Tiny Saxonwold Apartment

PHOTOGRAPHS Dook PRODUCTION Annemarie Meintjes WORDS Mila Crewe-Brown PORTRAIT Leana Clunies-Ross

This small Joburg apartment provides solace for its owner thanks to genius visual trickery and savvy use of space.

“I didn’t want to have a garage full of stuff I’d use one day, maybe. I want to surround myself with the things I love, because life is so short,” Lesley Fox tells me as she whizzes around her kitchen, cupboards flying open to reveal a fridge, an oven, a coffee station, a washing machine… all hidden behind a wall of doors.

She has a meeting in 45 minutes and is doing her best to fit me into a hectic schedule as project manager and operational trainer for Fox Browne Creative. The fact that she spent a total of 48 days at home last year reveals how demanding her work life is and how that lifestyle calls for a home that is as easy to manage as it is welcoming.

Lesley’s apartment in one of Saxonwold’s most sought-after complexes comes in at a titchy 55 m2 upstairs. The word “upstairs” is used loosely, since downstairs comprises an entranceway and staircase. She has lived here since 2002 and wanted a refurb, but decided it was better if she handed the job over to someone who could offer a fresh eye.

Enter Astrid Van Der Heim, who is skilled at making a lifestyle for her clients by way of design. She took Lesley’s brief and handled it with all the care in the world, answering to her need for space and honouring all the keepsakes she holds dear.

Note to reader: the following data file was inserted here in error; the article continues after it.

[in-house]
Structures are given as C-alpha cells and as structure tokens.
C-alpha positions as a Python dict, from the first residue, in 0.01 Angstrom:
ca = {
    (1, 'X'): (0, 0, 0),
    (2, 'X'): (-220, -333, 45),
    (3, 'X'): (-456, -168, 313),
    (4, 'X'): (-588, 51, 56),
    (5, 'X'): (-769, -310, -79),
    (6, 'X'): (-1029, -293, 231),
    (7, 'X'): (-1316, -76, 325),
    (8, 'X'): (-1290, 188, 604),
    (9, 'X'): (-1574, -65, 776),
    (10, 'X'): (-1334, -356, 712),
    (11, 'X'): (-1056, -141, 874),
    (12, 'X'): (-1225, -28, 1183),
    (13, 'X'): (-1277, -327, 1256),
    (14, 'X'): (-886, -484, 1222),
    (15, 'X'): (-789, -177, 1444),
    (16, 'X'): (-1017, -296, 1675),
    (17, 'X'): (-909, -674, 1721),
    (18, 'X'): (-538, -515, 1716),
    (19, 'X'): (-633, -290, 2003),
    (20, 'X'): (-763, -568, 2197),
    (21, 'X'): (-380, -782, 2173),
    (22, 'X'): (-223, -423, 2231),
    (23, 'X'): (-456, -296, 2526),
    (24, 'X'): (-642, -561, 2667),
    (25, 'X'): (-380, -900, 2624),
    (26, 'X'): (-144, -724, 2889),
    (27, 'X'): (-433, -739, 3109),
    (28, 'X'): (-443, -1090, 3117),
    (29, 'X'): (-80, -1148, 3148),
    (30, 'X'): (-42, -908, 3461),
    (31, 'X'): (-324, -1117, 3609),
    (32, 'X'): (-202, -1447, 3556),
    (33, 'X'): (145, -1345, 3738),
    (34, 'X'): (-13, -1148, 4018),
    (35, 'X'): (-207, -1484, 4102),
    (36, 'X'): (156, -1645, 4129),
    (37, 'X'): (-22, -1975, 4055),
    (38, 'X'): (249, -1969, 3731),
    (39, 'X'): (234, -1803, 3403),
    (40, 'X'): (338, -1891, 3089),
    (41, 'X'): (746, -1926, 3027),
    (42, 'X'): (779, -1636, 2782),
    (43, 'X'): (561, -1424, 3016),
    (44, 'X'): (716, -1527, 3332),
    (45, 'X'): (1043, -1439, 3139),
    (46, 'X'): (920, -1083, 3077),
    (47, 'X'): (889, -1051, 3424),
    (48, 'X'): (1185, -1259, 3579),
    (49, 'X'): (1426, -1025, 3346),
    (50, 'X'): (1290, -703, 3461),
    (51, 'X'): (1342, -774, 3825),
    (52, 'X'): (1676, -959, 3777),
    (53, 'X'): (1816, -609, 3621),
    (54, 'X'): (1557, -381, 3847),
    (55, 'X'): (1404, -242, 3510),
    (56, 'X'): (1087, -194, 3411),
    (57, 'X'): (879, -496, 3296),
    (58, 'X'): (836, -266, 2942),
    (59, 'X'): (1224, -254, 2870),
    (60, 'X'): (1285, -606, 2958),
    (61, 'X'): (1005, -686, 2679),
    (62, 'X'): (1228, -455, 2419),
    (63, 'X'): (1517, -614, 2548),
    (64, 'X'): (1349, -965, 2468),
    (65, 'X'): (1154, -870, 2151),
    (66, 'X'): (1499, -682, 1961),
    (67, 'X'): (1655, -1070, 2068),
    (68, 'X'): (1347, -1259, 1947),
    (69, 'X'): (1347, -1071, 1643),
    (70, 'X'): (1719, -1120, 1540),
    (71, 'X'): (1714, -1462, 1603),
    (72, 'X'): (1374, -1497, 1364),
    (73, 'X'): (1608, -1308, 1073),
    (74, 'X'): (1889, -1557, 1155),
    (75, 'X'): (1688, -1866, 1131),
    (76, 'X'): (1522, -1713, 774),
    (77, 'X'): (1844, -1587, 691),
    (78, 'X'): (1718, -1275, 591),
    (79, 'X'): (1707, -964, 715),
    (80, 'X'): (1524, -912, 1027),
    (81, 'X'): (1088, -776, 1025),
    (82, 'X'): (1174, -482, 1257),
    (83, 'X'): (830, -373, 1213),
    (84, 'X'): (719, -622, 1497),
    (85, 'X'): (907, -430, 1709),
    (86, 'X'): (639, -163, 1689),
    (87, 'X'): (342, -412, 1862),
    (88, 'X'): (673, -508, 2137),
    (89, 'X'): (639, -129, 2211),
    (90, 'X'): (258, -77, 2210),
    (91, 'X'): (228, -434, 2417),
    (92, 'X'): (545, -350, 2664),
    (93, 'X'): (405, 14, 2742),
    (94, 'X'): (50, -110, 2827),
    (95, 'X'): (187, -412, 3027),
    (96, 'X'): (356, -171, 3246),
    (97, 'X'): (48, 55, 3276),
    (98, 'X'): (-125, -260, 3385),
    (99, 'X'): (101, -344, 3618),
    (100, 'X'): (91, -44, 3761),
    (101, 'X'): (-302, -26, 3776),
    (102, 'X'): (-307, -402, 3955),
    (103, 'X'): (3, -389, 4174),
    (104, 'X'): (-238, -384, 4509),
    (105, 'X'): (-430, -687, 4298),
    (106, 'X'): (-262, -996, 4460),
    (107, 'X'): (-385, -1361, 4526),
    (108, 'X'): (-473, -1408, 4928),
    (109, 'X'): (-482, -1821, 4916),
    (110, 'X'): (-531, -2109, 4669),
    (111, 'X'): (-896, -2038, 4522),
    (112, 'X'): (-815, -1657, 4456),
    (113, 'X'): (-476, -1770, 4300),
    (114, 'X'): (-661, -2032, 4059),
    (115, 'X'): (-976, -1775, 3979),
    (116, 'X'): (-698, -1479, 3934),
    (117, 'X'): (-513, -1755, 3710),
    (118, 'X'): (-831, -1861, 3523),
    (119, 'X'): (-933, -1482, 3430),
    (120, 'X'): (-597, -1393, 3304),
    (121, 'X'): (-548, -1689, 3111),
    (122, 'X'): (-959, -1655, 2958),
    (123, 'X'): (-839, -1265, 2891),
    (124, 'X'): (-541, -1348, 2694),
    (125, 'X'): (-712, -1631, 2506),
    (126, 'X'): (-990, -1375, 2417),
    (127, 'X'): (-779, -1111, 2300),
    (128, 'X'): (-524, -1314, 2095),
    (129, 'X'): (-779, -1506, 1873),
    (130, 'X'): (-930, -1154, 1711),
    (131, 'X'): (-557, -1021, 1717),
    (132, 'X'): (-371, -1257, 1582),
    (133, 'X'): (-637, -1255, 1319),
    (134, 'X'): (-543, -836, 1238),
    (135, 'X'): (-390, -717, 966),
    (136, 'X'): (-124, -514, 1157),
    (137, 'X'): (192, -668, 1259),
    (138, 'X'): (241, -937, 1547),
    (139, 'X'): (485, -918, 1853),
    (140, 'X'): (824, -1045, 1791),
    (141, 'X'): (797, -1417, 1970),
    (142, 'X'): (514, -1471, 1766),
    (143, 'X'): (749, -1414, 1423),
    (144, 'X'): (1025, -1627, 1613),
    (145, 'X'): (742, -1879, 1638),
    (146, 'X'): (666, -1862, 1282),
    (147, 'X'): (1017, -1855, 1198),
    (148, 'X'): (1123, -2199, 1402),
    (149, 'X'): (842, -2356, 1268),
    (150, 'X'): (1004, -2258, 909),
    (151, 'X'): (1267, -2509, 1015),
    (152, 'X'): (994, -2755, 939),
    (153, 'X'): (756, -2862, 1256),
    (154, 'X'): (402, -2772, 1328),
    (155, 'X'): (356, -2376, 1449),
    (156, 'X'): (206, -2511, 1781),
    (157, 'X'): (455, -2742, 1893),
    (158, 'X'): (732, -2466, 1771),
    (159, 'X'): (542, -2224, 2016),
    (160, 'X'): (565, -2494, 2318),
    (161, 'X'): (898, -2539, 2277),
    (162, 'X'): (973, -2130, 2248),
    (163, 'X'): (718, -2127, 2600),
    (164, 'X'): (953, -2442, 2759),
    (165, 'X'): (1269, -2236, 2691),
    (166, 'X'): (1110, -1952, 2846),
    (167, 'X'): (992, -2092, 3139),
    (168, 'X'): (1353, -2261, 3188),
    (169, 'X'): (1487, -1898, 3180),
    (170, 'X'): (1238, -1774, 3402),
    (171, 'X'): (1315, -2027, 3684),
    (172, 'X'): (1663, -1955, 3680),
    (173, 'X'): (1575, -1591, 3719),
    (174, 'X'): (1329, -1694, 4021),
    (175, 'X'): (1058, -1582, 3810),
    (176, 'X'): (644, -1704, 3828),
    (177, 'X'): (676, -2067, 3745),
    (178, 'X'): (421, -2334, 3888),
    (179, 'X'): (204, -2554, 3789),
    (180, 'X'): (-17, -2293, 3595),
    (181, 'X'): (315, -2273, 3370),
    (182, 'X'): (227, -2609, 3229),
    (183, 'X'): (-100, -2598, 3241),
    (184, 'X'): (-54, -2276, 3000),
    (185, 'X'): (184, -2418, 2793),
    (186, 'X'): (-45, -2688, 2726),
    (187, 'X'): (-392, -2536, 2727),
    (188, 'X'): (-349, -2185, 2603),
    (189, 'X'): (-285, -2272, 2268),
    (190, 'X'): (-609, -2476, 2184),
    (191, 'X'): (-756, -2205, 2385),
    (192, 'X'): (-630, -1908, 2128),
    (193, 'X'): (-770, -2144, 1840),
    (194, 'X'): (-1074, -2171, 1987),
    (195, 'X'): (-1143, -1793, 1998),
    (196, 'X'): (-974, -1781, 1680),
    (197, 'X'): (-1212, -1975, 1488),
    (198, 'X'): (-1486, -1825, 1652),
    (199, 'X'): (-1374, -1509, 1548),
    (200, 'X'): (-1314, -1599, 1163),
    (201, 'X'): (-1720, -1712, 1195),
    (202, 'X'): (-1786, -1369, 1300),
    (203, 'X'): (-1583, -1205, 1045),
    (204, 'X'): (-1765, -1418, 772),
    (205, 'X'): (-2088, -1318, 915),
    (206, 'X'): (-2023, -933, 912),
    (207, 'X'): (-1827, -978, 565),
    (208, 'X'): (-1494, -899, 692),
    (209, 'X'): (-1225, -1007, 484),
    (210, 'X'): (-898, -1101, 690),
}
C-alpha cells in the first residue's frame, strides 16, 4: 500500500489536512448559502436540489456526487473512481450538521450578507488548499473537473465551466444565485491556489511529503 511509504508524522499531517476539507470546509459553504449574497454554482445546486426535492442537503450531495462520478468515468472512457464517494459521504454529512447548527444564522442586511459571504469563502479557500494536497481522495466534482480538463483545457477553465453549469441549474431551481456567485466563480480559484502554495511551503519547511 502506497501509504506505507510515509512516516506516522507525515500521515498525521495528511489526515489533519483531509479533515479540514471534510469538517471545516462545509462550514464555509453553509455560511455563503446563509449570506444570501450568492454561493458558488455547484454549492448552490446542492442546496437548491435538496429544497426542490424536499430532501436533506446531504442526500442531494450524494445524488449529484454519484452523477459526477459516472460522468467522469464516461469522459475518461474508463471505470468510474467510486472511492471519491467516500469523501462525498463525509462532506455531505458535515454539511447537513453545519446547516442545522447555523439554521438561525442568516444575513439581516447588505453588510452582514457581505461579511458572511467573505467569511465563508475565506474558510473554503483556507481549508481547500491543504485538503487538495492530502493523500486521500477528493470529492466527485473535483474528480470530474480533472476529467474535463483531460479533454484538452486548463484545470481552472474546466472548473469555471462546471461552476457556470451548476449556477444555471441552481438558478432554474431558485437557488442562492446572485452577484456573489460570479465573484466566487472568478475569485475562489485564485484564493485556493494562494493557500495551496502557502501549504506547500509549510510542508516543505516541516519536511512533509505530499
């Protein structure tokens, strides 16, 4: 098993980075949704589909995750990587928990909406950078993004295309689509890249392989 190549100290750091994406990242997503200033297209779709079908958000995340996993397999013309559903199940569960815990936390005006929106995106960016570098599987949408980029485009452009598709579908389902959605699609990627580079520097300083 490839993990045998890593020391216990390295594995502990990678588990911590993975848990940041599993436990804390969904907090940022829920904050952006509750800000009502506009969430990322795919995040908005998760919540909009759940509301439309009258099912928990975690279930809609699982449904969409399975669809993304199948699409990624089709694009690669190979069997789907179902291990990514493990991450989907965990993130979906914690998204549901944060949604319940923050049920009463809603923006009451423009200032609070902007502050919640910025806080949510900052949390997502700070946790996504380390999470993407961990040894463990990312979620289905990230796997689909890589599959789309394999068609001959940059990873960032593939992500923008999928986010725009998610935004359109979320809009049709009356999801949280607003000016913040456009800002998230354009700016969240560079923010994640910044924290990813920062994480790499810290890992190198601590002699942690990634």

“This was a standard one-bedroom, very ordinary apartment,” Astrid reflects, citing an awkward L-shaped melamine kitchen counter and click-lock flooring to paint the picture. What Lesley asked from Astrid was a glamorous and comfortable home to return to after living out of a suit case for weeks on end, and to incorporate cherished family pieces such as a jonk manskas, camphor wood screen, floral needle point rug and Chinese lions.

“Astrid did two incredibly clever things,” says Lesley: “one is boxing in the balustrade to make storage space, and the other is taking the wall colour right into the ceilings.” The mercurial grey that Astrid chose for the walls, ceilings and window frames serves to dissolve all structural lines, essentially creating a blank canvas and tricking the eye. Against it she has thrown in an electric mix of luscious pinks and purples. The inclusion of such vivid colours, Lesley says, is a welcome change from the neutrality of the lodges she works in.

Taking the kitchen counter out provided more space and opened this zone up to the lounge, where Lesley now has an old trifold table as her dining area. Her television, which forms part of her work routine, has been concealed inside a shallow wall cupboard with shelves and a desk in front of it that serves as her office. As she walks me through her apartment, pointing at things, she regales me with stories of whom this belonged to, whom that was a gift from, and why they are meaningful to her.

“There is a reason for everything,” Lesley says, with a hint of her work life coming through. “I love my home but my passion is training people, so I don’t want to be fussing about my living space. Astrid has made it possible to do that.”